In general, criminal trespass occurs when a person enters or remains on another person’s property without consent. The property can be an apartment, house, office building, vehicle, or aircraft.

Does Georgia Have a Criminal Trespass Law?

Yes. In Georgia, criminal trespass is a misdemeanor crime.

How Does a Criminal Trespass Charge Happen?

A person commits the crime of criminal trespass in Georgia when they knowingly and without permission:

  • Cause $500 or less worth of damage to another person’s property
  • Maliciously interfere with the use or possession of someone else’s property
  • Enter upon the land or premises of another individual or into any part of another person’s vehicle, aircraft, watercraft, or railroad car for an unlawful purpose
  • Enter upon the premises or land or into the watercraft, vehicle, railroad car, or aircraft of another individual after being given notice by the owner or rightful occupant that they are not allowed to enter
  • Remaining on someone’s property after the rightful owner or rightful occupant, or an authorized representative of the owner or occupant, has told the person to leave
  • Intentionally mutilate, deface, or defile a memorial, grave marker, or monument to one or more people who served in military service to a state, the United States, or the Confederate States of America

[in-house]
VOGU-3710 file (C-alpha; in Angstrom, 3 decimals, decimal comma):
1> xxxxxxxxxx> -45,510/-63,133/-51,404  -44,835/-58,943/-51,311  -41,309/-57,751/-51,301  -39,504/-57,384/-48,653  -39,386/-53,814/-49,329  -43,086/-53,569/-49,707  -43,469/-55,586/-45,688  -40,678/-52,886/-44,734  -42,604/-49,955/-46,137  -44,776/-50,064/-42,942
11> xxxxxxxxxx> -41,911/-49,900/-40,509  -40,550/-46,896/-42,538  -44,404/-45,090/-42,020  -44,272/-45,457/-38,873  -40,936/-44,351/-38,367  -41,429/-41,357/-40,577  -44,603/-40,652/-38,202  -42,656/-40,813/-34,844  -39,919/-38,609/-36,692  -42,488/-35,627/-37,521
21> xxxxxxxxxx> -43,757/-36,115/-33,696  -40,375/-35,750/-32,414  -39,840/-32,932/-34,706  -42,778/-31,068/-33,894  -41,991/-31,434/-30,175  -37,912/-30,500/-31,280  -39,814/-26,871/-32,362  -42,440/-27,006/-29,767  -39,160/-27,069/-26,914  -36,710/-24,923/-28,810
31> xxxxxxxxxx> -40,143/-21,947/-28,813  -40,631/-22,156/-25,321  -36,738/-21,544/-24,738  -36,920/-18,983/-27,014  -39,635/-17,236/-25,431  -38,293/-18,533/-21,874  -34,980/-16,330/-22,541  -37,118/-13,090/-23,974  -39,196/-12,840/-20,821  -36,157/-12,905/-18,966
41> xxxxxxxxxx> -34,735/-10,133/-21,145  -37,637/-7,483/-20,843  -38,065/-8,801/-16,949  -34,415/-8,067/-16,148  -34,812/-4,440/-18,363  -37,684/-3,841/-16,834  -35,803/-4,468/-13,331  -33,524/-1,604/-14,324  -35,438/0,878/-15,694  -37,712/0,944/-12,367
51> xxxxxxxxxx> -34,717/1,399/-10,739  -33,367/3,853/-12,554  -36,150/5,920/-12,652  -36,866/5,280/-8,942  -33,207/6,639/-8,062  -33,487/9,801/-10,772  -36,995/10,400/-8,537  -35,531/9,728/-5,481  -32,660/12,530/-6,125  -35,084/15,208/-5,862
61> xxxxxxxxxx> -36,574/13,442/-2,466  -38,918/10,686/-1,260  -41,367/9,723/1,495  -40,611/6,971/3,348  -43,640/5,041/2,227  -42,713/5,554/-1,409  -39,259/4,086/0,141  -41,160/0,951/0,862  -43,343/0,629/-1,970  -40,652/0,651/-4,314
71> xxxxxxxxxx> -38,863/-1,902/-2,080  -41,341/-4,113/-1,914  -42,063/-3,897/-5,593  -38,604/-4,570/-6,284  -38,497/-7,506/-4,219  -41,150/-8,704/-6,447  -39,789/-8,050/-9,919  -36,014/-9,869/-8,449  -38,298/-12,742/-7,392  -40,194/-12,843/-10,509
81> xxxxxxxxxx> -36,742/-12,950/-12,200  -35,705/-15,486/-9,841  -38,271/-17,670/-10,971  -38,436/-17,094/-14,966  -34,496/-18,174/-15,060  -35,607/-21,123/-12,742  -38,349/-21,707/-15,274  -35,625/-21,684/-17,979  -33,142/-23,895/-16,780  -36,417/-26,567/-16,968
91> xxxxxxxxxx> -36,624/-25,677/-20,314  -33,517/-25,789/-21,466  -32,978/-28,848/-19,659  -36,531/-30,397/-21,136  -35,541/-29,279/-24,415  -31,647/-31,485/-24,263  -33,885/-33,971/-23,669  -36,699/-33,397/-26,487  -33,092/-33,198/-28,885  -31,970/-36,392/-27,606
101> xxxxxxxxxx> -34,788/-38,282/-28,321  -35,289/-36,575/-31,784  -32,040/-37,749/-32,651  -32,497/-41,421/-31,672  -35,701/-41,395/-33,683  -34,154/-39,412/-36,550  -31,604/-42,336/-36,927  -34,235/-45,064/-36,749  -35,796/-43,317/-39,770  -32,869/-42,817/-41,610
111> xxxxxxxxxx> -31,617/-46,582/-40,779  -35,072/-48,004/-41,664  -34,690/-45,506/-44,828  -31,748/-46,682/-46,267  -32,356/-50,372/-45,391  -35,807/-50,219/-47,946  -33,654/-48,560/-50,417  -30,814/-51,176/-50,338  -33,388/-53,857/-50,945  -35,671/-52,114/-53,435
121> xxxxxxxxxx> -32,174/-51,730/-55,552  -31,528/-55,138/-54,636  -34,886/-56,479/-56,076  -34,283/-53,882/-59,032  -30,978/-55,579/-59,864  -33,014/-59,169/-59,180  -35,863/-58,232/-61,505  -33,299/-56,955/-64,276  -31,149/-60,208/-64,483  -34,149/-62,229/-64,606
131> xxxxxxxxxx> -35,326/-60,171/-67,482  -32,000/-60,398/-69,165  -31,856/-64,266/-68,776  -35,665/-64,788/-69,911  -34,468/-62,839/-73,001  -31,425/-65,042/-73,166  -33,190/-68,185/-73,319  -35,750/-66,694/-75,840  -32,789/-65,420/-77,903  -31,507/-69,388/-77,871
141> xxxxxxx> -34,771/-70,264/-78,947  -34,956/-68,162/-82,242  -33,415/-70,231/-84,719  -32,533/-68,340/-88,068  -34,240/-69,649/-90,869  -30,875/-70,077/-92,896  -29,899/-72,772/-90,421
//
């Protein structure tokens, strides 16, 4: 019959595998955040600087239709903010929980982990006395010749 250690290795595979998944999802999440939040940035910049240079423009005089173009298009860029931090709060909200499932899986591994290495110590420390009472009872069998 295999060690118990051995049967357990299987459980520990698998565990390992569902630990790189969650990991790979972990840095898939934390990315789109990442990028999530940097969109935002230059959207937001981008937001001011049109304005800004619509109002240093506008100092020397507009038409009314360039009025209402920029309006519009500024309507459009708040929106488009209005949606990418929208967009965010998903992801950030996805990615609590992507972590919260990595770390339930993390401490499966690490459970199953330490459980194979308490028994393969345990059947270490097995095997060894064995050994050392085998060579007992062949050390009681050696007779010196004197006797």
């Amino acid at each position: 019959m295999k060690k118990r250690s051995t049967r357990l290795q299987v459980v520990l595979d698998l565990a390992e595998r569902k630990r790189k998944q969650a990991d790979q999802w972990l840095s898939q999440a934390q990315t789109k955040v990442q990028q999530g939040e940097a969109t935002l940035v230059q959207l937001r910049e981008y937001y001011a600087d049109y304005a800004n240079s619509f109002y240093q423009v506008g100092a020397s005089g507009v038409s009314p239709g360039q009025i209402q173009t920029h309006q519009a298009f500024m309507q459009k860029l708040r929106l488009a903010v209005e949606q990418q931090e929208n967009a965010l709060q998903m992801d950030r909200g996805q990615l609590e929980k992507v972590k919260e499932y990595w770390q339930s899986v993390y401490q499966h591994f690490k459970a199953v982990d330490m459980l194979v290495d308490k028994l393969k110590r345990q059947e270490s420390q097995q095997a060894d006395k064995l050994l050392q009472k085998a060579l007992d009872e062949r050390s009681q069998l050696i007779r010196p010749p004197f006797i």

Is Criminal Damage to Property the Same as Criminal Trespass in Georgia?

No. Criminal trespass is entering someone’s land or premises without consent. Under Georgia law, criminal damage to property involves causing damage in excess of $500 to someone’s property, other than a memorial, monument, or grave marker, without the consent of the owner.

What Is the Punishment for Criminal Trespass in Georgia?

As previously mentioned, criminal trespass is a misdemeanor in Georgia. The punishment for a misdemeanor in Georgia is a fine of up to $1,000 and/or a maximum of 12 months in county jail.

Do I Need a Lawyer?

Yes. Contact a Georgia criminal lawyer as soon as you can to start fighting this charge. A lawyer will explain how you can avoid severe consequences by using defenses that may be available to you.